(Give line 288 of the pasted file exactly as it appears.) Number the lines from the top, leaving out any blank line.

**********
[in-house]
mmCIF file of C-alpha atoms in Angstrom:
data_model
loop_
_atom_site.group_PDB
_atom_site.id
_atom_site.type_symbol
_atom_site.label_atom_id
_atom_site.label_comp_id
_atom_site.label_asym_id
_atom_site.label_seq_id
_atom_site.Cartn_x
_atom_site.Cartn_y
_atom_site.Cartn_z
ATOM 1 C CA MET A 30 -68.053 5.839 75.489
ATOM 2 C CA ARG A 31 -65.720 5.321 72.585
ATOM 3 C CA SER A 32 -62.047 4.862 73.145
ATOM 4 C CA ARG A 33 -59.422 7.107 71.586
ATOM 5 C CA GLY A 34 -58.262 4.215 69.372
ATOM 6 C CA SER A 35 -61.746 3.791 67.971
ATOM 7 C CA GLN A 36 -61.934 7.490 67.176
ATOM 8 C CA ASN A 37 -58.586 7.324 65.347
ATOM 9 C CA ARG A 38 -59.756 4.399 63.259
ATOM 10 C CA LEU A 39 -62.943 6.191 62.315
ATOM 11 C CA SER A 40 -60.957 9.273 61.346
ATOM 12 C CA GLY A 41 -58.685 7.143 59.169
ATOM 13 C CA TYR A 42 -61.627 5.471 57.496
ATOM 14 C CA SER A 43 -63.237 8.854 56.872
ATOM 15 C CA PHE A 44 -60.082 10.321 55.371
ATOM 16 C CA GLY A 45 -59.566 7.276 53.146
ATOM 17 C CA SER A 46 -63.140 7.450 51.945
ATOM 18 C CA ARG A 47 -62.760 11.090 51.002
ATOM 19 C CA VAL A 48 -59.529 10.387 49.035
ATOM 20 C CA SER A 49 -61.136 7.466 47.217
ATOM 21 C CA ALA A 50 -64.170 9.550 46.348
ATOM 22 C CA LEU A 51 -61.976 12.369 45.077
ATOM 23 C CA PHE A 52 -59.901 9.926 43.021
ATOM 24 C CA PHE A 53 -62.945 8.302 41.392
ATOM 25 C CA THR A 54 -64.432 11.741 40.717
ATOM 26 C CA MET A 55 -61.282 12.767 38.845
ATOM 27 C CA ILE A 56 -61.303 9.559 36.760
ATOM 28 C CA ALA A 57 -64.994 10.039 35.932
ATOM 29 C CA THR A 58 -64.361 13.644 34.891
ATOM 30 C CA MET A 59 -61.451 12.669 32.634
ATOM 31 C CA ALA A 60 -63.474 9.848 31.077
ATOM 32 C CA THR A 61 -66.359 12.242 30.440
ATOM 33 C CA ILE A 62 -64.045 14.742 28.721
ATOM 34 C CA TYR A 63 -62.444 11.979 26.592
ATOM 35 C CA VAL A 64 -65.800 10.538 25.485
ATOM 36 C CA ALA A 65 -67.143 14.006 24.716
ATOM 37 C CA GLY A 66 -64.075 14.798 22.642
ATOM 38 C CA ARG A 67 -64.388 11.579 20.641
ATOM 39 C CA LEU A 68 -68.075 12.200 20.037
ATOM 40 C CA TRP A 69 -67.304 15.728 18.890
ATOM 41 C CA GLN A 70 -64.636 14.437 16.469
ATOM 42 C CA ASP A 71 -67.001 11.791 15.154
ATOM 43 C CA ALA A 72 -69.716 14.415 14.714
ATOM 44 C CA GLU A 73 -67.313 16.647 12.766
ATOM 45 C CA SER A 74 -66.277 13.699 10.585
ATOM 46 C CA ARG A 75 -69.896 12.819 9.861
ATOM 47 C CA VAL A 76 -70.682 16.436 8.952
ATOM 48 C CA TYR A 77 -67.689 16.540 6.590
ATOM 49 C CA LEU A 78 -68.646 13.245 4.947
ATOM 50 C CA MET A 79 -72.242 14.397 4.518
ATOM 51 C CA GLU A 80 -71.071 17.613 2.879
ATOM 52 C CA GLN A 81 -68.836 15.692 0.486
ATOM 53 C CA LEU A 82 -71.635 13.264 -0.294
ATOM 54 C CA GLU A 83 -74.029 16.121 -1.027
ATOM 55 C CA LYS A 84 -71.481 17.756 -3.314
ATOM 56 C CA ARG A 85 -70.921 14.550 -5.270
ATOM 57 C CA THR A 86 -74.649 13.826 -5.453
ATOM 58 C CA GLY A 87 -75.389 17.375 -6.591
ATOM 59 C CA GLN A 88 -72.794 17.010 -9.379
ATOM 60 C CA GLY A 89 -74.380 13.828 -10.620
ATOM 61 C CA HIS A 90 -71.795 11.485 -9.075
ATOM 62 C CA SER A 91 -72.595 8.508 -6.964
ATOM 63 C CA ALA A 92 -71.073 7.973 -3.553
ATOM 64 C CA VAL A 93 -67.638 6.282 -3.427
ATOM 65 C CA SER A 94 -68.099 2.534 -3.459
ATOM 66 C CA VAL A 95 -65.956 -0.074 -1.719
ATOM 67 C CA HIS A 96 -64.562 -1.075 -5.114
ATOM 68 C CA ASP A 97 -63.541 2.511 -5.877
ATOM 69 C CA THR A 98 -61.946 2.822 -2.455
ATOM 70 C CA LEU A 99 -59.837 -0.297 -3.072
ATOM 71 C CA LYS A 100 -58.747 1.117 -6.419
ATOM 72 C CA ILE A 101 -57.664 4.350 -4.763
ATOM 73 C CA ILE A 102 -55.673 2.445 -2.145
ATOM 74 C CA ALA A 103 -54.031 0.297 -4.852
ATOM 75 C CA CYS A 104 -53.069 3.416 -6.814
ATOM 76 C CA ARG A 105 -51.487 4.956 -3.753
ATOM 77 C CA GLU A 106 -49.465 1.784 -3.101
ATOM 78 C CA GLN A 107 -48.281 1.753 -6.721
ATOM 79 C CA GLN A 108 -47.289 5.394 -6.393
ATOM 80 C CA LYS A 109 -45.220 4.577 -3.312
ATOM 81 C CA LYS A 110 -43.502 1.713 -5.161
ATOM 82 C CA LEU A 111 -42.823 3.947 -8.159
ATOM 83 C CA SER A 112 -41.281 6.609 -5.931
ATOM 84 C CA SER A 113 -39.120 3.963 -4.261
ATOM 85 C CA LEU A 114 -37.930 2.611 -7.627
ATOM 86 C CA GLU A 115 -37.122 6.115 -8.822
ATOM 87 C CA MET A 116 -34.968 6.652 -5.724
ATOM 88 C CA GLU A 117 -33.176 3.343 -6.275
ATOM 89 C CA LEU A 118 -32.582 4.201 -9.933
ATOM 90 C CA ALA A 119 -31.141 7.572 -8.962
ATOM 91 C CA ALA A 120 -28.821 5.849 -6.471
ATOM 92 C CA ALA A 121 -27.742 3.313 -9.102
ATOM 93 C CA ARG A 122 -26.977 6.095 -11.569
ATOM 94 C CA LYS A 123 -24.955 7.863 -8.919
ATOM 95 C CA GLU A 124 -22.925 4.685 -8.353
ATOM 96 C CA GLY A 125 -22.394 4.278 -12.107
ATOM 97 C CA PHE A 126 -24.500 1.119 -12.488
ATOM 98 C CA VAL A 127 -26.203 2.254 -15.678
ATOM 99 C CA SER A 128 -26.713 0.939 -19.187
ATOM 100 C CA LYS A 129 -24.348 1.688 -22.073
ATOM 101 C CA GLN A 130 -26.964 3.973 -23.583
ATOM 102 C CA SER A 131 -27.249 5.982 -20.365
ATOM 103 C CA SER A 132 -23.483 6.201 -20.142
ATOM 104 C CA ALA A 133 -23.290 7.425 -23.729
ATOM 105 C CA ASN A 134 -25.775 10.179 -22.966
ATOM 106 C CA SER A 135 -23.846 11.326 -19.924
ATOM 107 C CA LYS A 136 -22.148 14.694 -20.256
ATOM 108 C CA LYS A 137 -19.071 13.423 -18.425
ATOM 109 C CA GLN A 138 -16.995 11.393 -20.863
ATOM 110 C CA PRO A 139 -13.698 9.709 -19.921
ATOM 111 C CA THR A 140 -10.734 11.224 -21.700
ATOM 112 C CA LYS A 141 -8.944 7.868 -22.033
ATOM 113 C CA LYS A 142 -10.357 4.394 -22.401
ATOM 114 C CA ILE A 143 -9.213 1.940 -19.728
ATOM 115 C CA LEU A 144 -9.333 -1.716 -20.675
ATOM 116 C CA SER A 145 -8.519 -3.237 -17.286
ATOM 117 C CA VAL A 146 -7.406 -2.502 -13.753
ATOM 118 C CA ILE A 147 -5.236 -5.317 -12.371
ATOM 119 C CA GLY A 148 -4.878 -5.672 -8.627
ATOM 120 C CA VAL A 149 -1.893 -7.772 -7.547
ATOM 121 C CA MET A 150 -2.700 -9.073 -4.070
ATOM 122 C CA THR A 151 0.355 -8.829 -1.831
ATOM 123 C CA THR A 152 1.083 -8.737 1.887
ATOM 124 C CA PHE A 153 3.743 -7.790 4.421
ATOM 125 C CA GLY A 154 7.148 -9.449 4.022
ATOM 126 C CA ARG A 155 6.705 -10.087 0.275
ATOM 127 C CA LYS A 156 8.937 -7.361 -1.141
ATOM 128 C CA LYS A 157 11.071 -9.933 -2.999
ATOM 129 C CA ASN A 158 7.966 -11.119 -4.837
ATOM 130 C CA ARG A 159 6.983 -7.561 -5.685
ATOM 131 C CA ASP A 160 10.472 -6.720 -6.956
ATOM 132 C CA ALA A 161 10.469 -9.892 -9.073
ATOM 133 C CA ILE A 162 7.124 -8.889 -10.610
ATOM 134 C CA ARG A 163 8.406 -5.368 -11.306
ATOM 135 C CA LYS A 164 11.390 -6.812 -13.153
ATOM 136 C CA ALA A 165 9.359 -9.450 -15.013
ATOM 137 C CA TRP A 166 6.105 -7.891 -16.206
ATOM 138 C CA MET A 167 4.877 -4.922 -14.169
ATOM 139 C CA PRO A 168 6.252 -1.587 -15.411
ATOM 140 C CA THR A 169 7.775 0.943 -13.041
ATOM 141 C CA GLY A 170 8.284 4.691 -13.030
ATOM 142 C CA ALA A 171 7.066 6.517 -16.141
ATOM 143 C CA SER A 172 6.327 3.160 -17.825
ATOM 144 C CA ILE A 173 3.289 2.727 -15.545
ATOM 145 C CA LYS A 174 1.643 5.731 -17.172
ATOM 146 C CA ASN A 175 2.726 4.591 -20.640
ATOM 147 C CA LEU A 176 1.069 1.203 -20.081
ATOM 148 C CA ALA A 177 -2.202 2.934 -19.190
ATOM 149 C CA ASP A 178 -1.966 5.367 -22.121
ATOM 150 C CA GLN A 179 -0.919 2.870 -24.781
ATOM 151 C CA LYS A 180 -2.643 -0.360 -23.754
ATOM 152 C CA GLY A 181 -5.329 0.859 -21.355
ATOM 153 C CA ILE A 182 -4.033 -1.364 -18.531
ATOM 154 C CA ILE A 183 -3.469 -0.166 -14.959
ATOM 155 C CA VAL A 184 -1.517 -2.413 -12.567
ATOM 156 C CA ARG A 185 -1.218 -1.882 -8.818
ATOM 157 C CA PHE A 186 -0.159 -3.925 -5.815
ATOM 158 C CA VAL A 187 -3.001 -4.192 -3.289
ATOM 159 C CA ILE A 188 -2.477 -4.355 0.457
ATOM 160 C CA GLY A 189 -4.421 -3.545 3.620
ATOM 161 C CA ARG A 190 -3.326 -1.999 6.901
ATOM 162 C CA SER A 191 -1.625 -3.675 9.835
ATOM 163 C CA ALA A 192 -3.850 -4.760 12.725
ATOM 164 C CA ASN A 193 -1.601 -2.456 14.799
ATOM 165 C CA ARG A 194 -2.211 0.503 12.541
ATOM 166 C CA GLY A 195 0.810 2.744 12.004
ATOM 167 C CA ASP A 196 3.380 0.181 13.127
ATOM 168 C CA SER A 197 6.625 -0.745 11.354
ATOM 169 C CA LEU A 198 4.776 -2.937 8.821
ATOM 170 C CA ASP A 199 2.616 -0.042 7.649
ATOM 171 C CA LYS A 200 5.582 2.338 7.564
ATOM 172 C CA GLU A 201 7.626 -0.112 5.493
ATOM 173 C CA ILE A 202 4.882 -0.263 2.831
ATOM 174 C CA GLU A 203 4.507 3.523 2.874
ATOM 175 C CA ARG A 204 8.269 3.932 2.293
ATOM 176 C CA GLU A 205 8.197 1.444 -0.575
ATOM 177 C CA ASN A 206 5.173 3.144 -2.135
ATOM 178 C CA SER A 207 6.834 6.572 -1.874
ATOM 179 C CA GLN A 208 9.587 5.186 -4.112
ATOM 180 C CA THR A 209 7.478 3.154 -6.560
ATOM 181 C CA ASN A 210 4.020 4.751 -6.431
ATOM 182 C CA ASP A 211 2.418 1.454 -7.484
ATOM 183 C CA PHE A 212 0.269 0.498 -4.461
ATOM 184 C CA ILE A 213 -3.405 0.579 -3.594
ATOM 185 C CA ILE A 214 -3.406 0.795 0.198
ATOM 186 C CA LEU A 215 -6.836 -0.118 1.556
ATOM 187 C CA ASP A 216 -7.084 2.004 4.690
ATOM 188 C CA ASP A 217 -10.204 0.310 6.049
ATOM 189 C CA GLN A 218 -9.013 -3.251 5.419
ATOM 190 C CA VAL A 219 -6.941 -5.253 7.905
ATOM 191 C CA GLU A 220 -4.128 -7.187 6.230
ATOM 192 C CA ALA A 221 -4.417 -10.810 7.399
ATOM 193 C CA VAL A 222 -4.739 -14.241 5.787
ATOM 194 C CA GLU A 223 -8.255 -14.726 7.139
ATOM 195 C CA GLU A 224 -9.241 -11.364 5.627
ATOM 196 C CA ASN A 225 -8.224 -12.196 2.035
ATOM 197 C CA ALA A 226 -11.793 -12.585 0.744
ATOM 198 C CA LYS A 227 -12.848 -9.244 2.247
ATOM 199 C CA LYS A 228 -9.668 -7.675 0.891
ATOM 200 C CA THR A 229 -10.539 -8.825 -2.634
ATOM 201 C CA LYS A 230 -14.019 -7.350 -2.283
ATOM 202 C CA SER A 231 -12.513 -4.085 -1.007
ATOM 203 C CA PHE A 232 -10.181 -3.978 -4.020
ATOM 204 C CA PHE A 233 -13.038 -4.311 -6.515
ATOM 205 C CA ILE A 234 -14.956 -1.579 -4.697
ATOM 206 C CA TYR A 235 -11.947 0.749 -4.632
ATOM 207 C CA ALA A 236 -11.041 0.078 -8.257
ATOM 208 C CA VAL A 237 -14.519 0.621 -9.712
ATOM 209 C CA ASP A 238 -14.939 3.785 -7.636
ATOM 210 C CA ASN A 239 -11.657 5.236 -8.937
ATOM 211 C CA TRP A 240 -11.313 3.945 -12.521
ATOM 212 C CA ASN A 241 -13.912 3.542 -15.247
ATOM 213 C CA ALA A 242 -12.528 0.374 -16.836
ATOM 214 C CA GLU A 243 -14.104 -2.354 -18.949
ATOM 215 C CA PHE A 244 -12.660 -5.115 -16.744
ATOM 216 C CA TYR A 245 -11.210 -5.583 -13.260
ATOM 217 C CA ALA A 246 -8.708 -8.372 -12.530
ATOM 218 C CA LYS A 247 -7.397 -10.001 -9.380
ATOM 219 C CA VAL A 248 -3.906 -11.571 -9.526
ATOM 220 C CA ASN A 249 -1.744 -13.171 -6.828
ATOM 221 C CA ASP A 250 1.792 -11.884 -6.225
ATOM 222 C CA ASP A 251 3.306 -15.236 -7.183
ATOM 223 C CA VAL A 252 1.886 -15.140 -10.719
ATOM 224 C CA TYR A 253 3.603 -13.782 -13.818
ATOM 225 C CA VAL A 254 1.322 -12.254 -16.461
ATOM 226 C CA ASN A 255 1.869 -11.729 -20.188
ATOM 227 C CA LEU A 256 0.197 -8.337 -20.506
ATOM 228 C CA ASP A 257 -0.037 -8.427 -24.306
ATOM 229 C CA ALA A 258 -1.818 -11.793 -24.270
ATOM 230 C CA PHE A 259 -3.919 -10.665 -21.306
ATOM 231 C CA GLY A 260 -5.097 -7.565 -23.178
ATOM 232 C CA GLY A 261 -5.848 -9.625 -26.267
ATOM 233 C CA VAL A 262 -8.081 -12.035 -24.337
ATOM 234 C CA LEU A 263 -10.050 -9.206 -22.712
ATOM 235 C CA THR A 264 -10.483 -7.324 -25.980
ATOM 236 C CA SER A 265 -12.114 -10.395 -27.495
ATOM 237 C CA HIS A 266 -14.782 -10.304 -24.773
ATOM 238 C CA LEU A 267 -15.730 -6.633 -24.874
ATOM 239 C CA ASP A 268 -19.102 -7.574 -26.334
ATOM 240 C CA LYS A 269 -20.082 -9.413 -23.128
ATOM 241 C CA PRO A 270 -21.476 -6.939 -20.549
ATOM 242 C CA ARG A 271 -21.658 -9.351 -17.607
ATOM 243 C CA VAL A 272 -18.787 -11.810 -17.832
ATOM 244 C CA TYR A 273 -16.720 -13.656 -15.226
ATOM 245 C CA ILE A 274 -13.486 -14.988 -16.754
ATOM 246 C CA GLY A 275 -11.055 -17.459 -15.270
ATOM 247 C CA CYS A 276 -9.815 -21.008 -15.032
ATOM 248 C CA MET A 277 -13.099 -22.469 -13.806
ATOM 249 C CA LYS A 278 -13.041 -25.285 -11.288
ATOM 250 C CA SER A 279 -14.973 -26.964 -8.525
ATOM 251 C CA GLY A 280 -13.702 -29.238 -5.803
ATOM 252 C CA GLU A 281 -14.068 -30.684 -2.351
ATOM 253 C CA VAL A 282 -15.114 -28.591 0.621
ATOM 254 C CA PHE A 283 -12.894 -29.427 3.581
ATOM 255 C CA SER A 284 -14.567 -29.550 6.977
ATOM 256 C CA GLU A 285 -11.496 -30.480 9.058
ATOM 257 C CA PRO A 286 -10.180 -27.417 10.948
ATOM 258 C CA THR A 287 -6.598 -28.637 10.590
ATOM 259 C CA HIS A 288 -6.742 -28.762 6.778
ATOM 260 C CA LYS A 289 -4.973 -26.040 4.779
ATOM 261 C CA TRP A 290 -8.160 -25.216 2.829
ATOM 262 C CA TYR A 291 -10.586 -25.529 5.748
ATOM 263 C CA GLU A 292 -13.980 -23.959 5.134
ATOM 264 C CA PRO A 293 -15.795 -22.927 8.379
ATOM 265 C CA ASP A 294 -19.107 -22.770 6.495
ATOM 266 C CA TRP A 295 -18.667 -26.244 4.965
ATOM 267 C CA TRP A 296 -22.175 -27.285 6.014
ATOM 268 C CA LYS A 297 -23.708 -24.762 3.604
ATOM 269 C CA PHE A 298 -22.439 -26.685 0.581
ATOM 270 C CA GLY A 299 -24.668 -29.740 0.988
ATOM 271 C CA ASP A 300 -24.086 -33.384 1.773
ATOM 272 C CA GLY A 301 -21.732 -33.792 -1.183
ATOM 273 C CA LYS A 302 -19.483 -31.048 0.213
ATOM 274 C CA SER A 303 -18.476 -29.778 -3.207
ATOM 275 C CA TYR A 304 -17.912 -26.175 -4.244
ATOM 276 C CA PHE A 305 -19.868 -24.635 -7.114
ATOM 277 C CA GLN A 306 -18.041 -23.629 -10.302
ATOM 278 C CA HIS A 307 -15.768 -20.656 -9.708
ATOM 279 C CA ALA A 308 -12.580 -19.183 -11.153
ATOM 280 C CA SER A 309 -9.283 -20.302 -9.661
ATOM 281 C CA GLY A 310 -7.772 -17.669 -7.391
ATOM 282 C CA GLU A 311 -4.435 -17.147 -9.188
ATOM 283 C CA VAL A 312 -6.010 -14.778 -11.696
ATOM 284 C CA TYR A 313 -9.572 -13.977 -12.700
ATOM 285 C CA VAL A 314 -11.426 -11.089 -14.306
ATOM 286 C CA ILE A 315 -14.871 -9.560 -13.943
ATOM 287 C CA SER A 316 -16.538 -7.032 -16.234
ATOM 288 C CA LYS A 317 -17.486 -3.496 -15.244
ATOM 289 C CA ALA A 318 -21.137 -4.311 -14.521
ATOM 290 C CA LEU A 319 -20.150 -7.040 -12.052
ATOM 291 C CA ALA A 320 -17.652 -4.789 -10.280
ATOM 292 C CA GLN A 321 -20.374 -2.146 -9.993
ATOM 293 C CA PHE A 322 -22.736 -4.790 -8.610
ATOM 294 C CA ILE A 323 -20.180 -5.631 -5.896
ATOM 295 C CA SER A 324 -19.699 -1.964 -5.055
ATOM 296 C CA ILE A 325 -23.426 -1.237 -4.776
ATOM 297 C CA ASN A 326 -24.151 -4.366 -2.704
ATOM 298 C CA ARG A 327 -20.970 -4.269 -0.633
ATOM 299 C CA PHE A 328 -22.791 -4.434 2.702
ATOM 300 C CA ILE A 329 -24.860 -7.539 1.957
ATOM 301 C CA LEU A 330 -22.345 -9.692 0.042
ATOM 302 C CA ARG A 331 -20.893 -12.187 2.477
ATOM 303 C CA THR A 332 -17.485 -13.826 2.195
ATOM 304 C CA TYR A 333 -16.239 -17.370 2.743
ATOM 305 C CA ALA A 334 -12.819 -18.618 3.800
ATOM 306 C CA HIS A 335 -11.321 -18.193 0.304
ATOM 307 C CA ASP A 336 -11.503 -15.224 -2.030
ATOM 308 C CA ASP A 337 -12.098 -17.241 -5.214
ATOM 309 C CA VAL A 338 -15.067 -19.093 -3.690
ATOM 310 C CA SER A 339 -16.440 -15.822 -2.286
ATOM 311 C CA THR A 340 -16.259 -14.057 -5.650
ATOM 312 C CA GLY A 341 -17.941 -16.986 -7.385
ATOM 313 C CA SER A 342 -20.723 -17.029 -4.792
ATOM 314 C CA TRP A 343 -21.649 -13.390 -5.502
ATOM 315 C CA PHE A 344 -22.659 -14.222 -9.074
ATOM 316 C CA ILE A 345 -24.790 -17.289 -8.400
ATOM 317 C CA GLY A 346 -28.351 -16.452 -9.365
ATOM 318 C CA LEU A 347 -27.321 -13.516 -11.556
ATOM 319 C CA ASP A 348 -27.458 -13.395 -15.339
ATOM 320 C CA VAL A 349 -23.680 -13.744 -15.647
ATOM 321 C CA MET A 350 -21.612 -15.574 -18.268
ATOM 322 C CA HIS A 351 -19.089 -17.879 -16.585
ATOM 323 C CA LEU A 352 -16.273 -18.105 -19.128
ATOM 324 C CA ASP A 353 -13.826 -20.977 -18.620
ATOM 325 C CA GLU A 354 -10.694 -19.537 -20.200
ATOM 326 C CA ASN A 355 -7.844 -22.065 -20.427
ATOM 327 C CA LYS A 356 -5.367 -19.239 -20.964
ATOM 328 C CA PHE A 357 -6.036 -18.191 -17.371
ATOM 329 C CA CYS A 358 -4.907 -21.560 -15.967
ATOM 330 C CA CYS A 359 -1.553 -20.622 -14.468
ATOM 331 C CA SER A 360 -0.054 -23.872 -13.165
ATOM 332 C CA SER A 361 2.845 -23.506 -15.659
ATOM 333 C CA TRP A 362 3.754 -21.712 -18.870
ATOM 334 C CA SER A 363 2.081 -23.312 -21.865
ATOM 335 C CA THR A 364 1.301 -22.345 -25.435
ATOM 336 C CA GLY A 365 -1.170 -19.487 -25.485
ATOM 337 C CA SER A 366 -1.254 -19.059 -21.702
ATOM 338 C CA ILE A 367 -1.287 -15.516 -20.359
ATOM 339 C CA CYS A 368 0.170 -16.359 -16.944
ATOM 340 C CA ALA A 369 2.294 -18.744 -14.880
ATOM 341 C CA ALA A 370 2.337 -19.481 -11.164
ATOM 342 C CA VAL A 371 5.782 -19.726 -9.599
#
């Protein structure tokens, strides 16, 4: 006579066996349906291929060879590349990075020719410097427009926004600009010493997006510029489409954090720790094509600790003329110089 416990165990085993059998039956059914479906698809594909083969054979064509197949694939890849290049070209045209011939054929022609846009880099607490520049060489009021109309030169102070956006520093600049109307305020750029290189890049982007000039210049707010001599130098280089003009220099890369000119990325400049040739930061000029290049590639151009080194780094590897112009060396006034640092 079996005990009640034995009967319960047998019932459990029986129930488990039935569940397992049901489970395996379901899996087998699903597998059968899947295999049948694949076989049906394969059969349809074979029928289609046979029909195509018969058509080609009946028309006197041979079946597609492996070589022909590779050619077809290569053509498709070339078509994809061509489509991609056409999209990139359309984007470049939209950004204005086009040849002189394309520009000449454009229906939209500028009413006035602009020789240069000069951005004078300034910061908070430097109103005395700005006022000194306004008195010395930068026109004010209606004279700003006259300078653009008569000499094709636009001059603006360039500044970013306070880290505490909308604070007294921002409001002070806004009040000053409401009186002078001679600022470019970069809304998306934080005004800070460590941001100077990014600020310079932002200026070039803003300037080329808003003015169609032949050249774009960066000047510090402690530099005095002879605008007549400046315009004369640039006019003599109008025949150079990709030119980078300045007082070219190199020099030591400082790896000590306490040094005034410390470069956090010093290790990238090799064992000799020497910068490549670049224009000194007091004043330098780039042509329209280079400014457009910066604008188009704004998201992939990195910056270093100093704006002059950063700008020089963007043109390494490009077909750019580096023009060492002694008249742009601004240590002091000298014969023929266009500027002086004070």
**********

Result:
ATOM 274 C CA SER A 303 -18.476 -29.778 -3.207